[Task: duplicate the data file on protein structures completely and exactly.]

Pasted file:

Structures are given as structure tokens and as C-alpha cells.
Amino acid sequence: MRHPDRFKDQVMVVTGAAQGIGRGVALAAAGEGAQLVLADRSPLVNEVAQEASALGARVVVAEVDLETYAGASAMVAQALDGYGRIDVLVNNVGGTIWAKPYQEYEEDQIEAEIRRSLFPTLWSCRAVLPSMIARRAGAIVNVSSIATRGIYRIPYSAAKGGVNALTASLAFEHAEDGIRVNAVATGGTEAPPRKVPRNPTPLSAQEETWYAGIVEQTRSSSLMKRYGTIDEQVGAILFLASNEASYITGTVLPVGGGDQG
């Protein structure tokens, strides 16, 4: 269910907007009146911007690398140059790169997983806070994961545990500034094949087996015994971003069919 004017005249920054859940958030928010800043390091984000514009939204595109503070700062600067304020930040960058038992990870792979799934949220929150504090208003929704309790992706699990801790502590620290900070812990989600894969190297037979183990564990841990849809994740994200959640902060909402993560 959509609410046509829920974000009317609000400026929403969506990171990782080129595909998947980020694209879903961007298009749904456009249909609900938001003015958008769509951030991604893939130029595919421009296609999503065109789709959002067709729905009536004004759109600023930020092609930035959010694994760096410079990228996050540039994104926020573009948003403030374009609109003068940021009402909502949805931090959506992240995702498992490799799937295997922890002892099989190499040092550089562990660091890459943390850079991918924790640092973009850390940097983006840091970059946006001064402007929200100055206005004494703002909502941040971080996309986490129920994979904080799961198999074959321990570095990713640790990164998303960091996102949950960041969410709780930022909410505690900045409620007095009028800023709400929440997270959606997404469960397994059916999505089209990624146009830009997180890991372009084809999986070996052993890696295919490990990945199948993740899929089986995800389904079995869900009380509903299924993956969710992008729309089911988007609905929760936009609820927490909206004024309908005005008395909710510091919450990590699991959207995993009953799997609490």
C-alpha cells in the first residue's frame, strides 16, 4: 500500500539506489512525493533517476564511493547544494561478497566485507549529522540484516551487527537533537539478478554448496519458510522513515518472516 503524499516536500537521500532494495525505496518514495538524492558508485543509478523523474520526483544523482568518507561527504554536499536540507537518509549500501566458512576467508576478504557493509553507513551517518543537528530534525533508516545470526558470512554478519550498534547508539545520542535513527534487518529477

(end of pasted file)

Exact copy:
Structures are given as structure tokens and as C-alpha cells.
Amino acid sequence: MRHPDRFKDQVMVVTGAAQGIGRGVALAAAGEGAQLVLADRSPLVNEVAQEASALGARVVVAEVDLETYAGASAMVAQALDGYGRIDVLVNNVGGTIWAKPYQEYEEDQIEAEIRRSLFPTLWSCRAVLPSMIARRAGAIVNVSSIATRGIYRIPYSAAKGGVNALTASLAFEHAEDGIRVNAVATGGTEAPPRKVPRNPTPLSAQEETWYAGIVEQTRSSSLMKRYGTIDEQVGAILFLASNEASYITGTVLPVGGGDQG
């Protein structure tokens, strides 16, 4: 269910907007009146911007690398140059790169997983806070994961545990500034094949087996015994971003069919 004017005249920054859940958030928010800043390091984000514009939204595109503070700062600067304020930040960058038992990870792979799934949220929150504090208003929704309790992706699990801790502590620290900070812990989600894969190297037979183990564990841990849809994740994200959640902060909402993560 959509609410046509829920974000009317609000400026929403969506990171990782080129595909998947980020694209879903961007298009749904456009249909609900938001003015958008769509951030991604893939130029595919421009296609999503065109789709959002067709729905009536004004759109600023930020092609930035959010694994760096410079990228996050540039994104926020573009948003403030374009609109003068940021009402909502949805931090959506992240995702498992490799799937295997922890002892099989190499040092550089562990660091890459943390850079991918924790640092973009850390940097983006840091970059946006001064402007929200100055206005004494703002909502941040971080996309986490129920994979904080799961198999074959321990570095990713640790990164998303960091996102949950960041969410709780930022909410505690900045409620007095009028800023709400929440997270959606997404469960397994059916999505089209990624146009830009997180890991372009084809999986070996052993890696295919490990990945199948993740899929089986995800389904079995869900009380509903299924993956969710992008729309089911988007609905929760936009609820927490909206004024309908005005008395909710510091919450990590699991959207995993009953799997609490």
C-alpha cells in the first residue's frame, strides 16, 4: 500500500539506489512525493533517476564511493547544494561478497566485507549529522540484516551487527537533537539478478554448496519458510522513515518472516 503524499516536500537521500532494495525505496518514495538524492558508485543509478523523474520526483544523482568518507561527504554536499536540507537518509549500501566458512576467508576478504557493509553507513551517518543537528530534525533508516545470526558470512554478519550498534547508539545520542535513527534487518529477